Welcome to the first of what we expect to be many web-based updates on KITPLANES big project for the year, the construction of a GlaStar Sportsman 2+2, N30KP, that will be both a traveling tool for the staff and a testbed for new equipment and technologies in the future. Editor-in-Chief Marc Cook picks up the story:
Here in the middle of March it’s hard to remember every single detail of my whirlwind January. It started with a 1200-mile drive to Arlington, Washington, home of Glasair Aviation’s Customer Assembly Center to build a Sportsman 2+2 under a new, highly condensed program that would become the prototype for the company’s new two week to taxi format, and ended with an airplane circling the Arlington airport. With me a the controls. In fact, we started January 9, and flew January 31.
We’ll be starting our full coverage of the build process, hoping to let you learn from my experience, in the August issue of KITPLANES. As successful airplane builders know, there are myriad stories under the surface, minor battles waged, won or lost, and hundreds of small decisions to be made ranging from which engine or avionics package to use to just how many zip ties to buy.
For now, heres an overview of the project. As of mid March, the airplane was nearly through its Phase I flight testing, which will be the full 40 hours owing to its Experimental prop and engine combination.
OK, I’ll answer the big question first: How in the world can you build an airplane and have it flying in 18 days? Let’s start this discussion by saying that the airplane is in no way done. It has no paint aside from the primer that the composite parts come with right out of the mold. It has no interior to speak of except for the excellent Oregon Aero seat cushions. Many small aspects of the engine installation are still to be fine tuned, including some big and small items like getting the oil temperature down and stopping the crankcase breather from puking a small puddle of oil on the hangar floor after each flight.
Back the the program: The CAC employs dramatic compression of time for the builder, not by some magical machine that busts open the space/time continuum-I know, too much Star Trek-but by organizing tools, materials and brainpower so that the builder does virtually nothing but actually build. There’s no scrabbling around for tools; no looking for the correct number of rivets in the right size; no building jigs and fixtures that will be used once or twice. All that is done, and the benefit stemming from it is to distill the builders efforts. It works. (More on this program in another installment.)
Of course, getting all the pieces heading to Arlington in time for this super-truncated build took a lot of effort up front. Late last year, I went to Tulsa, Oklahoma, to oversee the buildup of my engine, an IO-390-X kit engine built from Lycoming parts by Barrett Precision Engines. It was slightly risky, going for the IO-390, as it hadn’t been done before on the Sportsman. However, Glasair Aviation felt that it would be a popular option and elected to create a new engine mount and cowling to fit the larger engine; it is slightly wider and a bit heavier than the parallel-valve O-360 normally fitted to this airplane. But this change created its own set of integration issues, most of which were worked out on the fly.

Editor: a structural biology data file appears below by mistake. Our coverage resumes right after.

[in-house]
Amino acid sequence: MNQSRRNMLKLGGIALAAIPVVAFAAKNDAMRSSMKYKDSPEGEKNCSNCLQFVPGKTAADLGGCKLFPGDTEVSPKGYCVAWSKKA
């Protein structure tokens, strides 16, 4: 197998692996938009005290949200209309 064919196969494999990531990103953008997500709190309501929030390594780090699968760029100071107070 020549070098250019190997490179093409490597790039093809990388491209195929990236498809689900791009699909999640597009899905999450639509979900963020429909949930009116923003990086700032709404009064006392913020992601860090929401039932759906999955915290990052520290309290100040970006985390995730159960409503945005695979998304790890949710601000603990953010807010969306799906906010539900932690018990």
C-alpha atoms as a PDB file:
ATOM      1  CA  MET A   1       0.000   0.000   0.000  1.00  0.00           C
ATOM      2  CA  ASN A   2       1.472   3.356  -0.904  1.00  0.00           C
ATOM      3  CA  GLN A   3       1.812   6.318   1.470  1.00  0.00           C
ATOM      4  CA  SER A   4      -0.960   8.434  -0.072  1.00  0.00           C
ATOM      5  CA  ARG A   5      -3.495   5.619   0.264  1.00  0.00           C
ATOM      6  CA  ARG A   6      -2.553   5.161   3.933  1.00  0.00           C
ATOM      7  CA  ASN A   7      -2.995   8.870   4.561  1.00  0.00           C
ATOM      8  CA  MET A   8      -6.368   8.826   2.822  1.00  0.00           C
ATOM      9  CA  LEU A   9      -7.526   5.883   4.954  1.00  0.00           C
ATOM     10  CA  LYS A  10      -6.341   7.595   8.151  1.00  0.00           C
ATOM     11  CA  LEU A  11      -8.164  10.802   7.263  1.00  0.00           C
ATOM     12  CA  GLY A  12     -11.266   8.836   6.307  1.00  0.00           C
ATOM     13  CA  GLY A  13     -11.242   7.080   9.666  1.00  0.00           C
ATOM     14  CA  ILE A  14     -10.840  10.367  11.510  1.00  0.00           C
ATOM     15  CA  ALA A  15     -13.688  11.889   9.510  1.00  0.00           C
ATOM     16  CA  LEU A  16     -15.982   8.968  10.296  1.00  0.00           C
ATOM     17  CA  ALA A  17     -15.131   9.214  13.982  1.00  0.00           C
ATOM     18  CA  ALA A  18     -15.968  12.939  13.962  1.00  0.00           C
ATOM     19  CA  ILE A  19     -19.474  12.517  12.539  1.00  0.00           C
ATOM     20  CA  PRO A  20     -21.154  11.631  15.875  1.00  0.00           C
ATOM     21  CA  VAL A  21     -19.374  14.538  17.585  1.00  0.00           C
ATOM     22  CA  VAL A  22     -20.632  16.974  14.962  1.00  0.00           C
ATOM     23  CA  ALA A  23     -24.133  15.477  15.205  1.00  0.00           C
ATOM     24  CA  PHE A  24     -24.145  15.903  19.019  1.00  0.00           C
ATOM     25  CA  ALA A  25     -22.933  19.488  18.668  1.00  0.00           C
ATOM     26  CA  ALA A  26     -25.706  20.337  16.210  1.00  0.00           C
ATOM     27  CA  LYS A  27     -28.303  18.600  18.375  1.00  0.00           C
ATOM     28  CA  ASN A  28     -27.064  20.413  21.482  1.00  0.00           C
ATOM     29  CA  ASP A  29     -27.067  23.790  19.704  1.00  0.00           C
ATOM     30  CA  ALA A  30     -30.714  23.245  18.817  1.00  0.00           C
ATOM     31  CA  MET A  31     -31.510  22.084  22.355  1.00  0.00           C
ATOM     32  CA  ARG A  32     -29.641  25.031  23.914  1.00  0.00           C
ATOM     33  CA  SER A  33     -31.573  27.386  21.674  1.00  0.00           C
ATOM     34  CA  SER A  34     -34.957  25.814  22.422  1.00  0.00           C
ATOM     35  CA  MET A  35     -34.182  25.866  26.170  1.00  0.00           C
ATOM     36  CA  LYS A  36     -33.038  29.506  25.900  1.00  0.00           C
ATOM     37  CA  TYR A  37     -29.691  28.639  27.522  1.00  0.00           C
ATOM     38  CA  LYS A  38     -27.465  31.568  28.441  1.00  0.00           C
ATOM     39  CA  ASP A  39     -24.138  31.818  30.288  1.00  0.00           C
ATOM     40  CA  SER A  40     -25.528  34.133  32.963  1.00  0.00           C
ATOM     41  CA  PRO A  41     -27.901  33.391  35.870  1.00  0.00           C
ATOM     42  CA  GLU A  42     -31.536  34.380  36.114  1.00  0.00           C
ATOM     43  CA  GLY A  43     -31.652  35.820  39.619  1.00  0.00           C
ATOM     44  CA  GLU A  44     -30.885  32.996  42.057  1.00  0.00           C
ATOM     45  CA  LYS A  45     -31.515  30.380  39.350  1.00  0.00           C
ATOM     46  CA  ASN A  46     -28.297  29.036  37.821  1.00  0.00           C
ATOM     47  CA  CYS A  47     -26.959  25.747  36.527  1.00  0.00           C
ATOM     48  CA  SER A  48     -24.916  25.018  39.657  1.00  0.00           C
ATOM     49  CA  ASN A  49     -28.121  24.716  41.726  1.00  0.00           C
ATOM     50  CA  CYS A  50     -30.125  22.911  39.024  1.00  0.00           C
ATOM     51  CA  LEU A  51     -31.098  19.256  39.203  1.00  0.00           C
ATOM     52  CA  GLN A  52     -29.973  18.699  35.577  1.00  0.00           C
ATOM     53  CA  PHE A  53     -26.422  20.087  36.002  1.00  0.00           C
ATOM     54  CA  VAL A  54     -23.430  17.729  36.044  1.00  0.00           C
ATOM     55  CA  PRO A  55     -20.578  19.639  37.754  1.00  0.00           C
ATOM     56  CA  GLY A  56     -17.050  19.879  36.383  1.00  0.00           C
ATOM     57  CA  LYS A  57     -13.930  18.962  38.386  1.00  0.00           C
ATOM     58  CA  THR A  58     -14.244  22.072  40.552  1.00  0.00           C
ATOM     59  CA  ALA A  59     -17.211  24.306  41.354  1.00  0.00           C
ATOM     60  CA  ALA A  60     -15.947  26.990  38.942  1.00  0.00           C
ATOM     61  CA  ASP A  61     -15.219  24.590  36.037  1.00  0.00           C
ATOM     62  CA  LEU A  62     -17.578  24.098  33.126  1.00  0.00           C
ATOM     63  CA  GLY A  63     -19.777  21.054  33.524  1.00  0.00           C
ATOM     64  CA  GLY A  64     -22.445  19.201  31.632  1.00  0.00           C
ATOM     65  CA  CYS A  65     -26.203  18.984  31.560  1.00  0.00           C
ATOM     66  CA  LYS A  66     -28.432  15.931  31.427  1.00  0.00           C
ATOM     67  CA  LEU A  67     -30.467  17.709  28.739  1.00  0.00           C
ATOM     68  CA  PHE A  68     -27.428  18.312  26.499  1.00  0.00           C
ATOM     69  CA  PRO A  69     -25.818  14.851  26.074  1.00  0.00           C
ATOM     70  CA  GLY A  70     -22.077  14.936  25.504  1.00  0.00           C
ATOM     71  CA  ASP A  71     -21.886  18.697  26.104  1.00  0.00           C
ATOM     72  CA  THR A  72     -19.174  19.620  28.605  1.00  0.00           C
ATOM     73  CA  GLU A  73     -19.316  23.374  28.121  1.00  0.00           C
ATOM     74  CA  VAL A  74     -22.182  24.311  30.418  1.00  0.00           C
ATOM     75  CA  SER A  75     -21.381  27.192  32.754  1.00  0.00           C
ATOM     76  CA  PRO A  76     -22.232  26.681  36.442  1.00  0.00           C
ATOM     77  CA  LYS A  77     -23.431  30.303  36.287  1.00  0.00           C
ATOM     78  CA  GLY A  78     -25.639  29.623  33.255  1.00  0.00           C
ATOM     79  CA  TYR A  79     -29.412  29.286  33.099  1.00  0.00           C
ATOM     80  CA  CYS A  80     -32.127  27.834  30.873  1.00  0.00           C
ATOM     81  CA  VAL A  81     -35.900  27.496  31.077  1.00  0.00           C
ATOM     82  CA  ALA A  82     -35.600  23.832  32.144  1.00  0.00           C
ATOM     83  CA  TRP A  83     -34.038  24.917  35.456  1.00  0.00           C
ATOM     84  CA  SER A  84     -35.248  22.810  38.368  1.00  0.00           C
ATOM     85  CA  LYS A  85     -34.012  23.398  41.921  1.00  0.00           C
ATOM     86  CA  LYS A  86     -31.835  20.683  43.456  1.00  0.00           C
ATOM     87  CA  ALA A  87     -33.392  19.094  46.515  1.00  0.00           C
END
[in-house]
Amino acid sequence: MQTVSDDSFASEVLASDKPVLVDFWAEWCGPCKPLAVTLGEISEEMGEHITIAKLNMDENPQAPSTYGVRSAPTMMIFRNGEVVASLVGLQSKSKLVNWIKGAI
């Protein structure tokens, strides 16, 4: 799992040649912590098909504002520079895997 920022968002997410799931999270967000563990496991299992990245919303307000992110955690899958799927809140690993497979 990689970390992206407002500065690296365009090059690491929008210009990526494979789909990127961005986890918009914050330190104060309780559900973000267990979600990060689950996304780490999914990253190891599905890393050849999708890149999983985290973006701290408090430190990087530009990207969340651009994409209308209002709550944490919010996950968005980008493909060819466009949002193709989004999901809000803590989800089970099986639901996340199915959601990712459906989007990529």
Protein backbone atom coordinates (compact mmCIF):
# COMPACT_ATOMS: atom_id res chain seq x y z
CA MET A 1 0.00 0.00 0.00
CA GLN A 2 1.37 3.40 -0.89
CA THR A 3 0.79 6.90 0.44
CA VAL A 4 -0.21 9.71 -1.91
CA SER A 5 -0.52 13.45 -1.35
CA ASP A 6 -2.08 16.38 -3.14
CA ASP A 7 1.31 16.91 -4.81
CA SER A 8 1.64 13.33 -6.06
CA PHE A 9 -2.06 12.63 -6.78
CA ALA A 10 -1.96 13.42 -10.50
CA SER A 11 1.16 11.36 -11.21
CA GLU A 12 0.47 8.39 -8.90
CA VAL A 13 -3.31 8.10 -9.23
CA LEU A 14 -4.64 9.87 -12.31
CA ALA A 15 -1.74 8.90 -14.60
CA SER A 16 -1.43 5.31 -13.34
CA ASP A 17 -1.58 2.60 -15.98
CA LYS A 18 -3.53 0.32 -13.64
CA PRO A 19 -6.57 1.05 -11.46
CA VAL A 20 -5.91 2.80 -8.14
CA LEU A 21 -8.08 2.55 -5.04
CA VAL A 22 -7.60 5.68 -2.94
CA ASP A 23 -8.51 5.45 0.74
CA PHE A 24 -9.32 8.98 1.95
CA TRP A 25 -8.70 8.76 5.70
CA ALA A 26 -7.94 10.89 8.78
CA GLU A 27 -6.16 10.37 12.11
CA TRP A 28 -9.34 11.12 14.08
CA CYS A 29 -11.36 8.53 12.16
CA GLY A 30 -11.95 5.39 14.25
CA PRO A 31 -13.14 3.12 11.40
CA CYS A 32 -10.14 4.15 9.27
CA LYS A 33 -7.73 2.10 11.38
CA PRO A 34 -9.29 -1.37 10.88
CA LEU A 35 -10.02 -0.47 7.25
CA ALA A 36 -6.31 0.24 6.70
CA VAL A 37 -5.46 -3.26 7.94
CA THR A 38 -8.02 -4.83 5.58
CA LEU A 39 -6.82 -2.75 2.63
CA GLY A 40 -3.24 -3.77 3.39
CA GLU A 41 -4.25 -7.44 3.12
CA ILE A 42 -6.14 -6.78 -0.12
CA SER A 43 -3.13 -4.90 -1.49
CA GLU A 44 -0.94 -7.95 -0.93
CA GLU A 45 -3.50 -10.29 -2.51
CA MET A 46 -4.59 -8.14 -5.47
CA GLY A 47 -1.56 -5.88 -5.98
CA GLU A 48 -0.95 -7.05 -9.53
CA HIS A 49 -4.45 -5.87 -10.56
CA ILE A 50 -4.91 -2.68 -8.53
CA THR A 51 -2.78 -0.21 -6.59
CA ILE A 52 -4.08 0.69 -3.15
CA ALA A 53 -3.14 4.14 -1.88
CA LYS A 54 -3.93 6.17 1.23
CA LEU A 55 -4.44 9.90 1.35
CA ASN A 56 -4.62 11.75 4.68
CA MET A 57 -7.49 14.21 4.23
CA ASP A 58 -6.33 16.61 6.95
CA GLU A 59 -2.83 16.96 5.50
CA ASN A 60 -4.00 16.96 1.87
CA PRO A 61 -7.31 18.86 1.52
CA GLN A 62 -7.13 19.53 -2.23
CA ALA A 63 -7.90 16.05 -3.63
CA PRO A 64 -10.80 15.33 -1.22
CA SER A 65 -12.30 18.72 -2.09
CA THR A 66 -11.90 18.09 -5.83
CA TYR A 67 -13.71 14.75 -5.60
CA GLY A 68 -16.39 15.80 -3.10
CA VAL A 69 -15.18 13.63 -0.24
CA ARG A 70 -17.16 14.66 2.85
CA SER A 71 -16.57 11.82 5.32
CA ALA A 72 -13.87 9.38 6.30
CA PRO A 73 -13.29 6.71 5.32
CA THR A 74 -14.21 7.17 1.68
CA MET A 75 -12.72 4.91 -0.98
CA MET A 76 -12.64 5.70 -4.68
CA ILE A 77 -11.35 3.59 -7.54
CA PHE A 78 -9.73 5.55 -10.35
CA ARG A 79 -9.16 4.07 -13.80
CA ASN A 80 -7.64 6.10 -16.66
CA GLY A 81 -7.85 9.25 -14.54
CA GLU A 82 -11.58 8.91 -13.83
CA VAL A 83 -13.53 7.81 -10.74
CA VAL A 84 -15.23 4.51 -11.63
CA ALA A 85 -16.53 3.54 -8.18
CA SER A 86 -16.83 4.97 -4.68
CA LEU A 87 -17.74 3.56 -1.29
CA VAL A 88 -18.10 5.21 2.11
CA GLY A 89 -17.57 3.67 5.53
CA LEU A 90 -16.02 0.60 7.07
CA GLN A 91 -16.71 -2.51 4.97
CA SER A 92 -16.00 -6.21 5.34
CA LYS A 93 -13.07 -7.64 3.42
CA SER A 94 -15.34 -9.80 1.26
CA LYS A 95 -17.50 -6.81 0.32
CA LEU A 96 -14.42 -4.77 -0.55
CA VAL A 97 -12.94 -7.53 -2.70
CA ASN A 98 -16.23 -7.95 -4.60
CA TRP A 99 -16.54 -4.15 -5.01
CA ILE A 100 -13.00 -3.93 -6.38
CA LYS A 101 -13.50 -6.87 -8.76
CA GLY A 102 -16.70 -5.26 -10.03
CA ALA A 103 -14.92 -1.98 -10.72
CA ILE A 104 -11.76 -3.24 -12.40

In addition to having the engine built up and the prop-a new Hartzell blended-airfoil 74-inch jobbie-I had to get the panel and avionics going well in advance of the start time. Pacific Coast Avionics handled the panel mechanicals and wiring to mate with a new airframe electrical harness built by the CAC. You’ll see more of the panel later, but its made up of two 7-inch Dynon displays, the D-100 EFIS on the left and the new D-120 engine monitor on the right. Primary avionics come from PS Engineering with a PMA-8000 audio panel and Garmin with a GPSMAP396, SL30 nav/comm and GTX327 transponder. TruTrak is represented by a Digiflight IIVSGV two-axis autopilot and 3-inch electronic attitude indicator
This was, to put it mildly, an intense experience. During my time there, the CAC was ably manned by Brandon Rodstol and Seth Town, who worked with me the entire time, as well as Ted Setzer, who has been with the company since the Stoddard-Hamilton days and is a superb prototyper, as is often the case when your day job is to build factory demonstrator aircraft. When we begin our coverage of the build process in the August issue of the magazine, I’ll get into more details of the CAC program.
At the moment, Im off to the hangar. There are lots of little things to tend to-just like every other homebuilt. Thats because, as we know, building and first flight combine to make just the first part of the journey. What do they say? Often finished but never done.